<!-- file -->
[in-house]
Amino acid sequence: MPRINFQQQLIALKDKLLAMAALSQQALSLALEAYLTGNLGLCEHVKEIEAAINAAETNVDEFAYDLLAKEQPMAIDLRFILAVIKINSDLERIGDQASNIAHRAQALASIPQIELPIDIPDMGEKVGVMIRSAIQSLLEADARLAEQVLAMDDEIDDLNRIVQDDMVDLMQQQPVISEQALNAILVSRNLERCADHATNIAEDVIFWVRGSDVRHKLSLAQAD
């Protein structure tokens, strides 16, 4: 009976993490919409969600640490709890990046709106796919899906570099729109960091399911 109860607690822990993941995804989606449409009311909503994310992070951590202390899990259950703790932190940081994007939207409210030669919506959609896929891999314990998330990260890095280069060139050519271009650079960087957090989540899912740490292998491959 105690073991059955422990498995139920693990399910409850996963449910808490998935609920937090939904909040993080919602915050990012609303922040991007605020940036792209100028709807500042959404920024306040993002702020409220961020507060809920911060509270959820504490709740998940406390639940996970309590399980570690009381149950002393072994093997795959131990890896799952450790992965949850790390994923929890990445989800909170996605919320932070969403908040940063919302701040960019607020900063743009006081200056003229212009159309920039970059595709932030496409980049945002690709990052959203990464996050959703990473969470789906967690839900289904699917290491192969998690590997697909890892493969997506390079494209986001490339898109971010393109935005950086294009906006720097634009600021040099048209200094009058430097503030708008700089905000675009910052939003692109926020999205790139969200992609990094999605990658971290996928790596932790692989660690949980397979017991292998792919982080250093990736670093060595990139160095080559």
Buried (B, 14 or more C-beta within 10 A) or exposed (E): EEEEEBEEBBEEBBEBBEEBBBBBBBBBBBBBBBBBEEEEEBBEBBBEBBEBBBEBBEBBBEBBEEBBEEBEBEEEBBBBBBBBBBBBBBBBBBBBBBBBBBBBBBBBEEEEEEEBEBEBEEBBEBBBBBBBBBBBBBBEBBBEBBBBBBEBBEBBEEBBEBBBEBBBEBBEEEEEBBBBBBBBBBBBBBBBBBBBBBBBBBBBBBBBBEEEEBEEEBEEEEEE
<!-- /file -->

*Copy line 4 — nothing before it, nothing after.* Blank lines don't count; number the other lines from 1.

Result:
Buried (B, 14 or more C-beta within 10 A) or exposed (E): EEEEEBEEBBEEBBEBBEEBBBBBBBBBBBBBBBBBEEEEEBBEBBBEBBEBBBEBBEBBBEBBEEBBEEBEBEEEBBBBBBBBBBBBBBBBBBBBBBBBBBBBBBBBEEEEEEEBEBEBEEBBEBBBBBBBBBBBBBBEBBBEBBBBBBEBBEBBEEBBEBBBEBBBEBBEEEEEBBBBBBBBBBBBBBBBBBBBBBBBBBBBBBBBBEEEEBEEEBEEEEEE